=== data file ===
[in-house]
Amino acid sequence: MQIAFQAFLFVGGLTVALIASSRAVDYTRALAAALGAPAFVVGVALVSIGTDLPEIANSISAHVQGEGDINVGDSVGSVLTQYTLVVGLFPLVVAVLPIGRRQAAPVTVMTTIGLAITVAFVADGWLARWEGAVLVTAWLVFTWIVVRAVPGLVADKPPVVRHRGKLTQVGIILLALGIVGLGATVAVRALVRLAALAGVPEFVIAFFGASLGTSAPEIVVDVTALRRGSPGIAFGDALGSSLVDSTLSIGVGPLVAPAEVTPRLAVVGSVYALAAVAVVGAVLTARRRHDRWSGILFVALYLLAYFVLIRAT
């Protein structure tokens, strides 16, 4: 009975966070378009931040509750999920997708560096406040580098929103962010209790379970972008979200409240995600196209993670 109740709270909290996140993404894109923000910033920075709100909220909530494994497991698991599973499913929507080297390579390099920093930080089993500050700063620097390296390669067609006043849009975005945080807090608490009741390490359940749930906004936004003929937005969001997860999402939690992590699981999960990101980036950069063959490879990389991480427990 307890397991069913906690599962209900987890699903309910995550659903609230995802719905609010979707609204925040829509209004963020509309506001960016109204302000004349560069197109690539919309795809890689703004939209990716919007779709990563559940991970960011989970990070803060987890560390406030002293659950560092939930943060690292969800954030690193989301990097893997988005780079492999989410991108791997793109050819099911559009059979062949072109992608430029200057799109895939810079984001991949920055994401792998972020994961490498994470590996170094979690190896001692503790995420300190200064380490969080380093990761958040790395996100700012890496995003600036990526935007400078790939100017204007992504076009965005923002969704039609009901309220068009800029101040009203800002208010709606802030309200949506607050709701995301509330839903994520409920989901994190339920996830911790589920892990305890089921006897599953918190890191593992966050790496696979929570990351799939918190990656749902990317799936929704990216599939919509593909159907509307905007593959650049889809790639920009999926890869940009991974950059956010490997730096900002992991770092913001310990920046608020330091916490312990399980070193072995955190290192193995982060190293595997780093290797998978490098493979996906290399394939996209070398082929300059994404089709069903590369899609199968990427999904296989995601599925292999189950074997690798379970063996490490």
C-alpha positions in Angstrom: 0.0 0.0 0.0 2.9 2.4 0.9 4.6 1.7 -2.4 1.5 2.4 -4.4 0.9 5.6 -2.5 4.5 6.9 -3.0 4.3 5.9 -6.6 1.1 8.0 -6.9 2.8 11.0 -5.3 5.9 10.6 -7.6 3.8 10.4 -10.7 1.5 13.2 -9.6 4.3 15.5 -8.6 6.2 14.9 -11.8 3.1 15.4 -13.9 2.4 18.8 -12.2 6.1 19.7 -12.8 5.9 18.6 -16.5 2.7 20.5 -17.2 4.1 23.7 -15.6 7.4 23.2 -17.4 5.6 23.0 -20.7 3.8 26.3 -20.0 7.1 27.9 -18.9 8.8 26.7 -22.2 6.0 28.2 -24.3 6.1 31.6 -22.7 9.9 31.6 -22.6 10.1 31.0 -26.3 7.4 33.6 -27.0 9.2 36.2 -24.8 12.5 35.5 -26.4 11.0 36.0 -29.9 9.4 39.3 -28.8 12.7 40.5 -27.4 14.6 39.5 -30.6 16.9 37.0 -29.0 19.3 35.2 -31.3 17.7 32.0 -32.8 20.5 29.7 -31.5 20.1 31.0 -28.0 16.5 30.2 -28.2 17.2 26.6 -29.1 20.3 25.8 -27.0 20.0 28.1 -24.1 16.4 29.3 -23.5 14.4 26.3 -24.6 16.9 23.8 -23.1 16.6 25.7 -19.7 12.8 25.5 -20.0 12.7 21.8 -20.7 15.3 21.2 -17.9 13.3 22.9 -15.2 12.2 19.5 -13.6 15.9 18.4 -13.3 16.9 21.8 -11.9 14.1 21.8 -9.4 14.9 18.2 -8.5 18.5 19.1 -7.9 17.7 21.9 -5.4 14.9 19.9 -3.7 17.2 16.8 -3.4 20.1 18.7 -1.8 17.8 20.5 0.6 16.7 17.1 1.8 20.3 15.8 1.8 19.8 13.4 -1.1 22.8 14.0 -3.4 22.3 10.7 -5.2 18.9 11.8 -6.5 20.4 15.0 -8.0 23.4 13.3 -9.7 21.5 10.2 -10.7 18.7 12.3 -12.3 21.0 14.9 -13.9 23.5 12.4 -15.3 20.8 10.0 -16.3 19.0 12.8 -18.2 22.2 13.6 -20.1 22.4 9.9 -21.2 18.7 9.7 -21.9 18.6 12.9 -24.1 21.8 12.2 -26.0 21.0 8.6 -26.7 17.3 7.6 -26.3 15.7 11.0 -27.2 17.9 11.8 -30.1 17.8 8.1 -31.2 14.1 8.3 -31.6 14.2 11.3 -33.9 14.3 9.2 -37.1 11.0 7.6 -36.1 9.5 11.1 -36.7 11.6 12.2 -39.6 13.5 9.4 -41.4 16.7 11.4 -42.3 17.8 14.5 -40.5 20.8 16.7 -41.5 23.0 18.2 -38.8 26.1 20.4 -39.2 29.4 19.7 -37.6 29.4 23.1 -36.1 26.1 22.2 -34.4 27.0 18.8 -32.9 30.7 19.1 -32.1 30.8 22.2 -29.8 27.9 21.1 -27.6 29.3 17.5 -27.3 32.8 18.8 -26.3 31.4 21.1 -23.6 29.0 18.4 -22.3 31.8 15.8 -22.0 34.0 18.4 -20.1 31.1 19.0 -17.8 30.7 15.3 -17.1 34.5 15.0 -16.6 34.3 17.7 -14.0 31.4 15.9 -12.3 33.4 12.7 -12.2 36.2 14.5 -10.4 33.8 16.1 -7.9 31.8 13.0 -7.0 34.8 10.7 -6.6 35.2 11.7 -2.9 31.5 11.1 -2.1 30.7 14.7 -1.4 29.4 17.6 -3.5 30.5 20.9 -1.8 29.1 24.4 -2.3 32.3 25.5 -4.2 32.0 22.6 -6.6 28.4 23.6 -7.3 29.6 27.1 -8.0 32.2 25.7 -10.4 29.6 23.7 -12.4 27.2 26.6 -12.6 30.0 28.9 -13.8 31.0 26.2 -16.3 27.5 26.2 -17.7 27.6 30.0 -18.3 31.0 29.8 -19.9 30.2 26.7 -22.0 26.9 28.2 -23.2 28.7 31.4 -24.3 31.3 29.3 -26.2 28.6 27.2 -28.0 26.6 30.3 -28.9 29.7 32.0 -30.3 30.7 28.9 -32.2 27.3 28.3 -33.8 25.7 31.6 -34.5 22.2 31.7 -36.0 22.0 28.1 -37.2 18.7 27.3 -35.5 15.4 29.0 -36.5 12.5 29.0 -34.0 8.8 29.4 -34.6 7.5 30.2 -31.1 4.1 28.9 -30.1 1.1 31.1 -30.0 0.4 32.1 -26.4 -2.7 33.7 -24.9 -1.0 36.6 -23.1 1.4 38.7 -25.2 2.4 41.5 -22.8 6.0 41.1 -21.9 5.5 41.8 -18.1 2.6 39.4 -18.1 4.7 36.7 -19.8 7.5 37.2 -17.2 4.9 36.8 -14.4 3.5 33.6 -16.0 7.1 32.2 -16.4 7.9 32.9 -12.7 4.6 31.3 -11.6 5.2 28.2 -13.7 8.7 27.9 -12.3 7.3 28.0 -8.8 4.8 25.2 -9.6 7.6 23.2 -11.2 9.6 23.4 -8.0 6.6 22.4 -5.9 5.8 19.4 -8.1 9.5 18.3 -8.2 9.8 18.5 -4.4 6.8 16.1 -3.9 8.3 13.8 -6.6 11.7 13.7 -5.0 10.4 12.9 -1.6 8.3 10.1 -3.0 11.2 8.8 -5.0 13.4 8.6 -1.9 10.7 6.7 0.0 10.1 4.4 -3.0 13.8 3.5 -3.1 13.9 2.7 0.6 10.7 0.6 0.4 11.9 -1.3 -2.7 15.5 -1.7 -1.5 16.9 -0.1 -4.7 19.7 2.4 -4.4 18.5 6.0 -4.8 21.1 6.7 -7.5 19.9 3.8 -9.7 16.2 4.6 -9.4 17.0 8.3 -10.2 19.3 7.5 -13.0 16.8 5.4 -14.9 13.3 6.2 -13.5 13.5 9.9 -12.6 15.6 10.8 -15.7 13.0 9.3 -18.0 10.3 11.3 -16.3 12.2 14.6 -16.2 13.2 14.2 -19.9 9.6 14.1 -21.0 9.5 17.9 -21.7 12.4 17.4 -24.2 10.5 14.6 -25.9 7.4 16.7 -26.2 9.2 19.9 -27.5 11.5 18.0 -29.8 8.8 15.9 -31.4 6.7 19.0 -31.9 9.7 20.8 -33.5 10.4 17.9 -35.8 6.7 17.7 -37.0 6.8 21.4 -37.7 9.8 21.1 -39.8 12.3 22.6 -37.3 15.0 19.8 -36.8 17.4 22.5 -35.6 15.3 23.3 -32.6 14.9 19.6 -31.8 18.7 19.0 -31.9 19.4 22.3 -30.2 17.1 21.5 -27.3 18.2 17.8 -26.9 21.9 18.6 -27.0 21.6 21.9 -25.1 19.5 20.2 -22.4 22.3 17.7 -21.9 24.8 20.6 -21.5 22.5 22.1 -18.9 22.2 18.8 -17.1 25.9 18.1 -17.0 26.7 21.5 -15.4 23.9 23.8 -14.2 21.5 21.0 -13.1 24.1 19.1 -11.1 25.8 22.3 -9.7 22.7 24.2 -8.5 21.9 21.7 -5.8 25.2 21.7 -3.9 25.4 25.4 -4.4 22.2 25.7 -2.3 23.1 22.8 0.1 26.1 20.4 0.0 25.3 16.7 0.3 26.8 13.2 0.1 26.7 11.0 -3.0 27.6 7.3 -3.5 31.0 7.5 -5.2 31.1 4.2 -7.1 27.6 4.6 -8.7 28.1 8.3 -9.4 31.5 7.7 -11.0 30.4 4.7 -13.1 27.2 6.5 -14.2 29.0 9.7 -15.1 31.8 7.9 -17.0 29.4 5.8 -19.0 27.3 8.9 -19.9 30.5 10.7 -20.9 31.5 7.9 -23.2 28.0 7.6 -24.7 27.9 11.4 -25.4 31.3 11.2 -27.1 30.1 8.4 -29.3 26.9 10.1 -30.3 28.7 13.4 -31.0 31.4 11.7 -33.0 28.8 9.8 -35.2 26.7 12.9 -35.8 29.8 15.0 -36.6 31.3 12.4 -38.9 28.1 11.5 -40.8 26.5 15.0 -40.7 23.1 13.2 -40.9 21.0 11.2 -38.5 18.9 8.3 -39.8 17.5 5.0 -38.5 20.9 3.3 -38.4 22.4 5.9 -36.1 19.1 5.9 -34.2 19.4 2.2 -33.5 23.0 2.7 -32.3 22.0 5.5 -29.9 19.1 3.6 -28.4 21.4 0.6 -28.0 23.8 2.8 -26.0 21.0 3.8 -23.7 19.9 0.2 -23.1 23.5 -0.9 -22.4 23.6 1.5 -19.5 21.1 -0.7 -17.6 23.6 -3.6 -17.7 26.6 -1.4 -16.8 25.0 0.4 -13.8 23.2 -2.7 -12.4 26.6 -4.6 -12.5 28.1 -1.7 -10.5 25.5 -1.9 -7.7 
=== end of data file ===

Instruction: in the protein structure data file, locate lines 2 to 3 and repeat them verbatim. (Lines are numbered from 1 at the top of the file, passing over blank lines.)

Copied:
Amino acid sequence: MQIAFQAFLFVGGLTVALIASSRAVDYTRALAAALGAPAFVVGVALVSIGTDLPEIANSISAHVQGEGDINVGDSVGSVLTQYTLVVGLFPLVVAVLPIGRRQAAPVTVMTTIGLAITVAFVADGWLARWEGAVLVTAWLVFTWIVVRAVPGLVADKPPVVRHRGKLTQVGIILLALGIVGLGATVAVRALVRLAALAGVPEFVIAFFGASLGTSAPEIVVDVTALRRGSPGIAFGDALGSSLVDSTLSIGVGPLVAPAEVTPRLAVVGSVYALAAVAVVGAVLTARRRHDRWSGILFVALYLLAYFVLIRAT
């Protein structure tokens, strides 16, 4: 009975966070378009931040509750999920997708560096406040580098929103962010209790379970972008979200409240995600196209993670 109740709270909290996140993404894109923000910033920075709100909220909530494994497991698991599973499913929507080297390579390099920093930080089993500050700063620097390296390669067609006043849009975005945080807090608490009741390490359940749930906004936004003929937005969001997860999402939690992590699981999960990101980036950069063959490879990389991480427990 307890397991069913906690599962209900987890699903309910995550659903609230995802719905609010979707609204925040829509209004963020509309506001960016109204302000004349560069197109690539919309795809890689703004939209990716919007779709990563559940991970960011989970990070803060987890560390406030002293659950560092939930943060690292969800954030690193989301990097893997988005780079492999989410991108791997793109050819099911559009059979062949072109992608430029200057799109895939810079984001991949920055994401792998972020994961490498994470590996170094979690190896001692503790995420300190200064380490969080380093990761958040790395996100700012890496995003600036990526935007400078790939100017204007992504076009965005923002969704039609009901309220068009800029101040009203800002208010709606802030309200949506607050709701995301509330839903994520409920989901994190339920996830911790589920892990305890089921006897599953918190890191593992966050790496696979929570990351799939918190990656749902990317799936929704990216599939919509593909159907509307905007593959650049889809790639920009999926890869940009991974950059956010490997730096900002992991770092913001310990920046608020330091916490312990399980070193072995955190290192193995982060190293595997780093290797998978490098493979996906290399394939996209070398082929300059994404089709069903590369899609199968990427999904296989995601599925292999189950074997690798379970063996490490």